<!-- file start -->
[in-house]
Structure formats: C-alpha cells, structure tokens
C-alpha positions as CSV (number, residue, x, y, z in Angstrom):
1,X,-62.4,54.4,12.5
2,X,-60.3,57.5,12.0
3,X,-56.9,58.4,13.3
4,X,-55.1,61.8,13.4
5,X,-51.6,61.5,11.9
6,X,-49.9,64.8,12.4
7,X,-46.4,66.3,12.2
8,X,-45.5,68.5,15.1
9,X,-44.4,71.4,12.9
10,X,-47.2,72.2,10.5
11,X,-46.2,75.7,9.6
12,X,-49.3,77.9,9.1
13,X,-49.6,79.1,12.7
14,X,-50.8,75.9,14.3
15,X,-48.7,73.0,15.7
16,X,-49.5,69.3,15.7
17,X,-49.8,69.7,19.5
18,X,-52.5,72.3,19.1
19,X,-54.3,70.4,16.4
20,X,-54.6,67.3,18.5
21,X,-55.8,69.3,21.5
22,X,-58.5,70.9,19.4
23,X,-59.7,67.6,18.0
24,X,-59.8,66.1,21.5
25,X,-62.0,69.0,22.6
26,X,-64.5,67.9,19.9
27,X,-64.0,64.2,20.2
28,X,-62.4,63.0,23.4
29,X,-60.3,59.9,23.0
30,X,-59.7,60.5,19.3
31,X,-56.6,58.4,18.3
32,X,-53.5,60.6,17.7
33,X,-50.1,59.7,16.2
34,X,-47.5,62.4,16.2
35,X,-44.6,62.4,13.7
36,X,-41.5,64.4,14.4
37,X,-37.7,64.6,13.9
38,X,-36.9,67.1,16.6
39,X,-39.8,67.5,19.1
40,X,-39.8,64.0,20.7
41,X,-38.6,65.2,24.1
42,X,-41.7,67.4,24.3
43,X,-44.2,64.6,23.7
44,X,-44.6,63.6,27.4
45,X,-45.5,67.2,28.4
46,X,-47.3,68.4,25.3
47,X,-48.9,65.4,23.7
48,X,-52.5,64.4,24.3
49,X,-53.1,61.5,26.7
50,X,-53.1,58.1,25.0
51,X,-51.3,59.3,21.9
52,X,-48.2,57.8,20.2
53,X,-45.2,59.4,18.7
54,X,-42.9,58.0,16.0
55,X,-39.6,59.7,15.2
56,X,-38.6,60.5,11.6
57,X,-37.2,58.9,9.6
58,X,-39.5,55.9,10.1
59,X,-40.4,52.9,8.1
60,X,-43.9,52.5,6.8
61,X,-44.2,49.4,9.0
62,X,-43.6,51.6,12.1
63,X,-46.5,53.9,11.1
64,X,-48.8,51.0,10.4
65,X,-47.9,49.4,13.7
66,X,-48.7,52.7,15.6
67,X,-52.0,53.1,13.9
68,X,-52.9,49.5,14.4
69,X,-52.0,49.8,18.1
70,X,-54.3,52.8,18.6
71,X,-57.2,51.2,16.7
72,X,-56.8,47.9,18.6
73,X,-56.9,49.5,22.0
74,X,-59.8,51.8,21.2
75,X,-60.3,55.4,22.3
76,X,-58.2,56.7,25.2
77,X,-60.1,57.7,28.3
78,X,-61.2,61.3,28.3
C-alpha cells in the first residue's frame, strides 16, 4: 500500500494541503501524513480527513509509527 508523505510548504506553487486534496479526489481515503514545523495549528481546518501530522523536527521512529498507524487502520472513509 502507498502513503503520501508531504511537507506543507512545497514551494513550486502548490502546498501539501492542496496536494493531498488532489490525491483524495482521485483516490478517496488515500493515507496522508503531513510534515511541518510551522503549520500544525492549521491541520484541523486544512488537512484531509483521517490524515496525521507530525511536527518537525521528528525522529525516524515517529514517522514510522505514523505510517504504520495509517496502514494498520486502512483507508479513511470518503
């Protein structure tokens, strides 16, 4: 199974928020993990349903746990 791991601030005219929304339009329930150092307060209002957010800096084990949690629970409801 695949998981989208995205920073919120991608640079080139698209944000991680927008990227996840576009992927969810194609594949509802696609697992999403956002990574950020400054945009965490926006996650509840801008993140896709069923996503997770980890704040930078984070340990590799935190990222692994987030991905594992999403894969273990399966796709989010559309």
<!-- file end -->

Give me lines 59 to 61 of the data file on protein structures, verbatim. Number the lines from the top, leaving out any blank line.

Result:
56,X,-38.6,60.5,11.6
57,X,-37.2,58.9,9.6
58,X,-39.5,55.9,10.1